Late last month Indiana joined 15 other states with the passing of house bill 1080, better known as the “dead red” law.
The bill, authored by local state representative Mike Karickhoff (R), authorizes motorcycle, moped, and bicycle riders who fail to trigger a traffic signal at an intersection to drive through a red light, so long as the rider first stops for two minutes and then proceeds cautiously.
“Many traffic signals cannot detect motorcycles or bicycles, causing frustration and potential danger for the driver and for other motorists on the road,” said Rep. Karickhoff.
Karickhoff said when motorcyclists were left waiting at a light they hadn’t triggered, they were left with a few choices, none of which were ideal.
“When the signal isn’t triggered, that leaves the motorcyclist with the choice of, one, disregarding the signal anyhow, two, waiting for a car to pull up behind them and get on the scale. Then the motorcyclist has to pull their wheel out into the intersection to make room for that car. Or, they can make a right turn and drive a mile or so out of their way until they can turn and go back the other way.”
The bill passed 84-10.
The other states that have “dead red” laws are Arkansas, Idaho, Kansas, Nevada, Minnesota, Missouri, North Carolina, Oklahoma, South Carolina, Tennessee, Utah, Virginia, Washington, Wisconsin, and California.
Each state has its own variation of the law. Some include bicyclists; some don’t. Some require the motorcyclist to wait one minute, some two minutes, and some “a reasonable about of time.”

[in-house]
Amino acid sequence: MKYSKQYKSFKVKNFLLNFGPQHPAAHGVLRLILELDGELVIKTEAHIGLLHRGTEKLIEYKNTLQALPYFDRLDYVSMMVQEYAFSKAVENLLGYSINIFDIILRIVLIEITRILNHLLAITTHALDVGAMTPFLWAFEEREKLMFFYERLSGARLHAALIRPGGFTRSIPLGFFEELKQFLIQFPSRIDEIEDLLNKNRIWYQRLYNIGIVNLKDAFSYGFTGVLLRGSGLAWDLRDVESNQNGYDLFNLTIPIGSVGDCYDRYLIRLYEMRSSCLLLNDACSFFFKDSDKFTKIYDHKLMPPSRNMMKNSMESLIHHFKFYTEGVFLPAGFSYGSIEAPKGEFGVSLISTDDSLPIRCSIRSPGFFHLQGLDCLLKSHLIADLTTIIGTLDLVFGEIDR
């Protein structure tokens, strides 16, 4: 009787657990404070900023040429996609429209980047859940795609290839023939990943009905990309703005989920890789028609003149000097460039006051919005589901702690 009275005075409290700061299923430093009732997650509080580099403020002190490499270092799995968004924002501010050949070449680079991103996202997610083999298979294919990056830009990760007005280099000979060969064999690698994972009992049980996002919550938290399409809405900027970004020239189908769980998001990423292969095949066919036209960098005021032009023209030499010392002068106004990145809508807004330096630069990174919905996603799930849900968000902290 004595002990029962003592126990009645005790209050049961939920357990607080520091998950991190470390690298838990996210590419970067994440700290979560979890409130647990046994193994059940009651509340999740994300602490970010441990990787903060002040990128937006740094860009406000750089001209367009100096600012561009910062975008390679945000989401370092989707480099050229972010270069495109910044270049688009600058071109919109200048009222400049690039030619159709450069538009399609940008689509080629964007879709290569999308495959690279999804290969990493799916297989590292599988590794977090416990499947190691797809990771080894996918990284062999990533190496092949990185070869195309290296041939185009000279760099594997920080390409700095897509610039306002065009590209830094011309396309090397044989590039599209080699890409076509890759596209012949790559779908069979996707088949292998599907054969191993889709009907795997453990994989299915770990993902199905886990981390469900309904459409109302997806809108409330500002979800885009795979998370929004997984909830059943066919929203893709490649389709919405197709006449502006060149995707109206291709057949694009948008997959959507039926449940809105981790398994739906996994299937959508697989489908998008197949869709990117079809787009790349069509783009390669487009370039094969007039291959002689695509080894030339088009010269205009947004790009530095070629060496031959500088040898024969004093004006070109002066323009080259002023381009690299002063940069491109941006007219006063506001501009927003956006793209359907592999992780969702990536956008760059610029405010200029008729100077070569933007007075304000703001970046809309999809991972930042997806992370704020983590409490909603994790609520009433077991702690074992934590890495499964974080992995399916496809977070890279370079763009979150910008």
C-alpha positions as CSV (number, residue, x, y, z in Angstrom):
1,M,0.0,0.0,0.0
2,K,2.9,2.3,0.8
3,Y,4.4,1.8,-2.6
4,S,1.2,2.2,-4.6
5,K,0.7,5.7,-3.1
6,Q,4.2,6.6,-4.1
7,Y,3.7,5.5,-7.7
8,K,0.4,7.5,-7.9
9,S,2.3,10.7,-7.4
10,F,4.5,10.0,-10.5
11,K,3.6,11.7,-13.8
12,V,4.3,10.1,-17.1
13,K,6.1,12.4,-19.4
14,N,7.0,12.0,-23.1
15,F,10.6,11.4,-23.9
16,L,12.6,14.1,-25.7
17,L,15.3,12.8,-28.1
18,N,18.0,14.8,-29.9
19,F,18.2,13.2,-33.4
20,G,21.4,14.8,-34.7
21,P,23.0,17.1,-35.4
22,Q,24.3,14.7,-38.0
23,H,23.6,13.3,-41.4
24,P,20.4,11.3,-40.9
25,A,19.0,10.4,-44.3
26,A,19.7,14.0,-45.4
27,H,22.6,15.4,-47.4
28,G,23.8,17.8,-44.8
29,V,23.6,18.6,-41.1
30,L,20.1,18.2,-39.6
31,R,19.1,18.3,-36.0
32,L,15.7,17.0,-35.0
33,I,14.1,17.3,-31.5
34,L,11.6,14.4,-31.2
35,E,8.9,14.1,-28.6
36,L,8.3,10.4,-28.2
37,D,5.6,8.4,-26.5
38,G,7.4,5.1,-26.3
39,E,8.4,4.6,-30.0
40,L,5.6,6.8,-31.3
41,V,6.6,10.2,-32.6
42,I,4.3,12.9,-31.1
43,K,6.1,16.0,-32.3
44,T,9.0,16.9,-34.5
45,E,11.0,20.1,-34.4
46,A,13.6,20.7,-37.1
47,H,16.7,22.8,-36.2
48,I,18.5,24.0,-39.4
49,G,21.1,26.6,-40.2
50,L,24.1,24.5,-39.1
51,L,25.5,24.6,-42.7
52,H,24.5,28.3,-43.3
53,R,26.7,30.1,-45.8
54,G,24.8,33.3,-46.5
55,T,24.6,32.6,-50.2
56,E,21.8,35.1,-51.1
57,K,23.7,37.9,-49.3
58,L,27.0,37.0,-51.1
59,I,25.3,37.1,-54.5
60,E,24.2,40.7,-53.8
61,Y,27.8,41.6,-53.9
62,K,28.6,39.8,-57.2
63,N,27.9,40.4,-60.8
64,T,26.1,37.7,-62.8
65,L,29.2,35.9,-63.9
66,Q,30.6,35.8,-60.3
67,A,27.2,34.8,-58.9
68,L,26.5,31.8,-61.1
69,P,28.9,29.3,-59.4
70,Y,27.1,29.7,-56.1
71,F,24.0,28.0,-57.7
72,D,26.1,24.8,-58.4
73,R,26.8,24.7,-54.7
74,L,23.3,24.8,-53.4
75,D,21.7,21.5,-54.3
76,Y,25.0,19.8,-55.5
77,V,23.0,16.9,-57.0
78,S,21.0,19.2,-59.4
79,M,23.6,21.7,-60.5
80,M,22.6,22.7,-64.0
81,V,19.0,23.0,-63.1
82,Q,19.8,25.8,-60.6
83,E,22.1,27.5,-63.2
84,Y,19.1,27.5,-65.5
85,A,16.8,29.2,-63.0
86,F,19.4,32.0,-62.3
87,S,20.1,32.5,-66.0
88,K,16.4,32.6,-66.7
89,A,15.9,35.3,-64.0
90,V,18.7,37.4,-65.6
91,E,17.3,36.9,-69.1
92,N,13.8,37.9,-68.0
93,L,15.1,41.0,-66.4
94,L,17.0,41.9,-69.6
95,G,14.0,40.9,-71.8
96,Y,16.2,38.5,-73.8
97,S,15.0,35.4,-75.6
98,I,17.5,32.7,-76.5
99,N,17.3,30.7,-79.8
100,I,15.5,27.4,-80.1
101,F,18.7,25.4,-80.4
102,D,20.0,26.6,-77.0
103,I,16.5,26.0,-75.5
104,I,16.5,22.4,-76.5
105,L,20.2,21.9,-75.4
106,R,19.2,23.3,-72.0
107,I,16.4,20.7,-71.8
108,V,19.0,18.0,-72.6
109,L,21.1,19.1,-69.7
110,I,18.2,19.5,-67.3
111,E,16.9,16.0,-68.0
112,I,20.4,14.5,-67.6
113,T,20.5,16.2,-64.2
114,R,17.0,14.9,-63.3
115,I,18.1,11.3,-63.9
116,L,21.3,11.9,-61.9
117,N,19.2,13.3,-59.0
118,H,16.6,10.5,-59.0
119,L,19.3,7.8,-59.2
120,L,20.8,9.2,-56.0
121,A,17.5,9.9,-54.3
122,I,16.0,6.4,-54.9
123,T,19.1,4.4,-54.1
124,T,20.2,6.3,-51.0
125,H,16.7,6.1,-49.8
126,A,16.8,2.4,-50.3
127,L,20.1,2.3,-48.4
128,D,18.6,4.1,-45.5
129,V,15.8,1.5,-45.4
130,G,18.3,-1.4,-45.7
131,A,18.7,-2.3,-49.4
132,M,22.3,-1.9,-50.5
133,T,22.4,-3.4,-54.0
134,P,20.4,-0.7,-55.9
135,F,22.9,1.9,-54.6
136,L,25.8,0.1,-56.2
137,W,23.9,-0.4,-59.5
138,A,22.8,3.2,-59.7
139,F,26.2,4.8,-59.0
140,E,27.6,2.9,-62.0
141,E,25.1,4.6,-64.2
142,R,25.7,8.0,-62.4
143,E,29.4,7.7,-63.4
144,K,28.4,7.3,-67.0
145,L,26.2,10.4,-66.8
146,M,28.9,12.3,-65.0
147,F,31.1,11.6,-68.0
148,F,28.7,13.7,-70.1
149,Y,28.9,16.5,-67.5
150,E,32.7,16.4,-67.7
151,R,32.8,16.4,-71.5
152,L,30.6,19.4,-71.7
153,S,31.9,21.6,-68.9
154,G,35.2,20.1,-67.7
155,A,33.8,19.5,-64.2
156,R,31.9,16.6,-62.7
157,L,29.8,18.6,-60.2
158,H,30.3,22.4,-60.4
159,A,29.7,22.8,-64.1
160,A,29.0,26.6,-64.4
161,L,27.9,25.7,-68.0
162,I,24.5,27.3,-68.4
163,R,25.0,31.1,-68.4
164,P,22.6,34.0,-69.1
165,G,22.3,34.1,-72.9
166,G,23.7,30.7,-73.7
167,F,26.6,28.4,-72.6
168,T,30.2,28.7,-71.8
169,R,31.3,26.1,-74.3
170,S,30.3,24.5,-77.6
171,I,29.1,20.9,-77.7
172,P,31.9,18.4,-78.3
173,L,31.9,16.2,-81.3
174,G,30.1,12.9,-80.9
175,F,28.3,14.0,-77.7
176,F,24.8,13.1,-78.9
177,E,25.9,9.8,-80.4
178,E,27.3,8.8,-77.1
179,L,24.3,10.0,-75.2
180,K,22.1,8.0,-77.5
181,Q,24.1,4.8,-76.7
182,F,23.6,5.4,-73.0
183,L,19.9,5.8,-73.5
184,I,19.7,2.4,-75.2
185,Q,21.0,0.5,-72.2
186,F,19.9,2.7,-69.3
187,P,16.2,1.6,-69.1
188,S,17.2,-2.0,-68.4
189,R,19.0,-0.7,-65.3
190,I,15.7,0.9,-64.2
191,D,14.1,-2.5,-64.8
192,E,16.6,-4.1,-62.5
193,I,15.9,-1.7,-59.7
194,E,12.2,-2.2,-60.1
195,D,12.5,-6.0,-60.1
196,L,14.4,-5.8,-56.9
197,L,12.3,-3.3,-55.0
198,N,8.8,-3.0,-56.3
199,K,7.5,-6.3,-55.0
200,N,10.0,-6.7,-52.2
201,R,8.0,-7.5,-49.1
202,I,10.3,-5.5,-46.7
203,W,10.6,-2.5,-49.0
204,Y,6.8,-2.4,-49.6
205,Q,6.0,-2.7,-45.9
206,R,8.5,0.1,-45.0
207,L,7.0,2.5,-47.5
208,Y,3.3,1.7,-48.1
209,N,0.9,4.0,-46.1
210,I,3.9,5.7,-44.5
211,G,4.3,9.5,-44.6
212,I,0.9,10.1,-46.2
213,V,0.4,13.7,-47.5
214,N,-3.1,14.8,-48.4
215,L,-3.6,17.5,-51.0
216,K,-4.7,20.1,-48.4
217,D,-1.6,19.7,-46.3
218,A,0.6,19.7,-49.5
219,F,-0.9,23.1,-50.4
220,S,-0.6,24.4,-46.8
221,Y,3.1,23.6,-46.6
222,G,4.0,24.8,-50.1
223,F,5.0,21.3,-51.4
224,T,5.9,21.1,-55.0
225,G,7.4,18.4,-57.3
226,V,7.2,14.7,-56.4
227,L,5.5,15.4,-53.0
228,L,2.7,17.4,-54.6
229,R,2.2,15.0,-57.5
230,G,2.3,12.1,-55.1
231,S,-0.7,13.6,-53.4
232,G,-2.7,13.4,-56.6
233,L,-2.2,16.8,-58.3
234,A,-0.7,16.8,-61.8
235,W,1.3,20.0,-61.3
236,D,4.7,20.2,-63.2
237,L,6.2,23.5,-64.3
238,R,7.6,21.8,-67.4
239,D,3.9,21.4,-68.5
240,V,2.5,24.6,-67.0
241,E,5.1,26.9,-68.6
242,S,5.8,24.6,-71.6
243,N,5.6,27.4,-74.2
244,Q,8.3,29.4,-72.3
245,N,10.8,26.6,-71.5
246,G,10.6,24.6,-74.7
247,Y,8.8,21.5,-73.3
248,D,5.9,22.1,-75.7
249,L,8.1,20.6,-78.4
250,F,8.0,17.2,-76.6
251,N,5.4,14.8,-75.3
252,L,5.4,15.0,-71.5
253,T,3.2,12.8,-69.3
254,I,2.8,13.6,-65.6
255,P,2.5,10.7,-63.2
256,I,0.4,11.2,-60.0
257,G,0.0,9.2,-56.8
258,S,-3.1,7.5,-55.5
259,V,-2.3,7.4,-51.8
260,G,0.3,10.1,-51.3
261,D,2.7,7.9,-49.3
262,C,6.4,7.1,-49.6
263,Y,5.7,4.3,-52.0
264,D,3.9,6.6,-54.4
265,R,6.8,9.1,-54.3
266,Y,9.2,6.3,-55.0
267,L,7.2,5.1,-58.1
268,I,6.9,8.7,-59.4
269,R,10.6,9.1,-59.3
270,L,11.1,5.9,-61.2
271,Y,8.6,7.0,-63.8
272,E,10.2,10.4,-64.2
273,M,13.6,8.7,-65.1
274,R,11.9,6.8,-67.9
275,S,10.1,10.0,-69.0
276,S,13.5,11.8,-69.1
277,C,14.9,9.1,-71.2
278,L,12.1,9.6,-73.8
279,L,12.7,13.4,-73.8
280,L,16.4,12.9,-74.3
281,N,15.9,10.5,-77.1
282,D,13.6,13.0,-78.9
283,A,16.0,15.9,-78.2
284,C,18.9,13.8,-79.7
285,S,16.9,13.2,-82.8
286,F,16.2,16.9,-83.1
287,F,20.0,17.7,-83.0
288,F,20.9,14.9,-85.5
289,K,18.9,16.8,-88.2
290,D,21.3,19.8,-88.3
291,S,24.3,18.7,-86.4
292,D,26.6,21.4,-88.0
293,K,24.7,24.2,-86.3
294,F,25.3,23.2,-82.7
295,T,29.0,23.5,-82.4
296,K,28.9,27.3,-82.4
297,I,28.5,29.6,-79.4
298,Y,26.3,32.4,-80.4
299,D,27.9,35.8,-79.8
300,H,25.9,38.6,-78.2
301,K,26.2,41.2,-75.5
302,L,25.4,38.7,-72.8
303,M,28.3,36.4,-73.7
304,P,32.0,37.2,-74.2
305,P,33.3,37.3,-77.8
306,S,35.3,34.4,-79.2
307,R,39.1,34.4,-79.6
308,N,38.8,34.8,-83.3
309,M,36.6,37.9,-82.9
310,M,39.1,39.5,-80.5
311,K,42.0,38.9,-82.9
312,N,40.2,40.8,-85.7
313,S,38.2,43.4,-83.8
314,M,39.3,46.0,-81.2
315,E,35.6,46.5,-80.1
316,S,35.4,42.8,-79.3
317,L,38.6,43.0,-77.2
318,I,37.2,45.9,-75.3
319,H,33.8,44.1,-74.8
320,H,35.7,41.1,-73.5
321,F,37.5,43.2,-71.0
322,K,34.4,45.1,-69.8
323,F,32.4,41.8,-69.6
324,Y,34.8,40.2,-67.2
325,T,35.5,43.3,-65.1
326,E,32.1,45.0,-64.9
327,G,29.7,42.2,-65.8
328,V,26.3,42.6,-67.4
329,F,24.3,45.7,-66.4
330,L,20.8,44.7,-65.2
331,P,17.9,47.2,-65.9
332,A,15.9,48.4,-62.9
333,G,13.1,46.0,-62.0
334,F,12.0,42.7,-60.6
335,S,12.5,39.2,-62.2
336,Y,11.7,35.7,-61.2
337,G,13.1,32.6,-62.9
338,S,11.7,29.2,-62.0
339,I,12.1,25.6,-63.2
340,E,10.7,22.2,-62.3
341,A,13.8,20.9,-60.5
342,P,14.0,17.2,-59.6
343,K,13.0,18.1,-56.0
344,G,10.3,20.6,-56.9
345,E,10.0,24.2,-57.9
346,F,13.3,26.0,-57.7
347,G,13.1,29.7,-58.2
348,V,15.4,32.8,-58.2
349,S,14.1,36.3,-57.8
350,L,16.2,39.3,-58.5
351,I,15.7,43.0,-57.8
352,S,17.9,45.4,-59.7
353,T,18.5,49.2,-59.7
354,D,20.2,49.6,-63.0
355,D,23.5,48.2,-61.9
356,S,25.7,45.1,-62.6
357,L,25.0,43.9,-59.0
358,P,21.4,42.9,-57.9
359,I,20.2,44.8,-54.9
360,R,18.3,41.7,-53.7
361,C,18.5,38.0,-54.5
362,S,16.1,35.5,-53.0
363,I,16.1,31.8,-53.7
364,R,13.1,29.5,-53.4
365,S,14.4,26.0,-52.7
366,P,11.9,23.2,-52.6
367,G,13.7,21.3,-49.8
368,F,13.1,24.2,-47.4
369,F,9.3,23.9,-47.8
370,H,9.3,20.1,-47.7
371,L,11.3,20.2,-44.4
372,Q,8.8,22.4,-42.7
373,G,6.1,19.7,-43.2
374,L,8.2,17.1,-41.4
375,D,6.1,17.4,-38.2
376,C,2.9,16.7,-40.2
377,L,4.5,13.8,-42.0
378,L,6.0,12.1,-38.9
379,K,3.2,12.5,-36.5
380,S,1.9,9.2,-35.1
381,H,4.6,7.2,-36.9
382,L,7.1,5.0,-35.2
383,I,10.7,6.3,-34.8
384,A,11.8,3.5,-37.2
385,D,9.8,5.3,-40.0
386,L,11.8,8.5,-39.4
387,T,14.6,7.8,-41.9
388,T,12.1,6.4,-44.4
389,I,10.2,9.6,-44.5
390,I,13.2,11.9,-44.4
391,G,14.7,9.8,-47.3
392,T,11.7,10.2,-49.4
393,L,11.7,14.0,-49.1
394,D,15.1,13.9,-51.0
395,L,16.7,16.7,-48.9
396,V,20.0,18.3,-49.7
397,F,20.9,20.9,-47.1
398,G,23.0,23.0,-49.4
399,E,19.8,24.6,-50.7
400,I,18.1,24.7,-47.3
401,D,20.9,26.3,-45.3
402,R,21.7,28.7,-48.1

“We tried to take what we thought was the best of the other state bills and apply it here,” he said.
The American Bikers Aimed Toward Education (ABATE) also supports this legislation that they say will help operators of motorcycles, motorized bicycles, and motor scooters when trying to proceed at a stoplight with no traffic signal detection.
Howard County Sheriff Steve Rogers said law enforcement’s concern with the passing of the law is that people need to use caution.
“We really want motorcyclists to be very careful when they do that because they are going against a red light, meaning the other people going the cross direction will have a green light,” he said. “We certainly want motorcyclists to obey that law to the sense that there is a specific amount of time they have to wait.”
Additionally, since the law is so new, Rogers said he hopes to bring awareness of it to all drivers.
“All people who drive cars also should understand the law because they’re going to see motorcyclists at some point ignore a red light, and as long as they’re doing it safely, it is permissible by law,” he said.
As motorcycle season is here, Rogers also reminded all drivers to use caution and be on the lookout for motorcycles.
“Law enforcement always cringes or braces itself [as motorcycle season starts] because we know that we’re going to have some mishaps,” he said. “Motorcycles are not as well seen as other vehicles, and people have a tendency sometimes to ignore them and pull out in front of them.”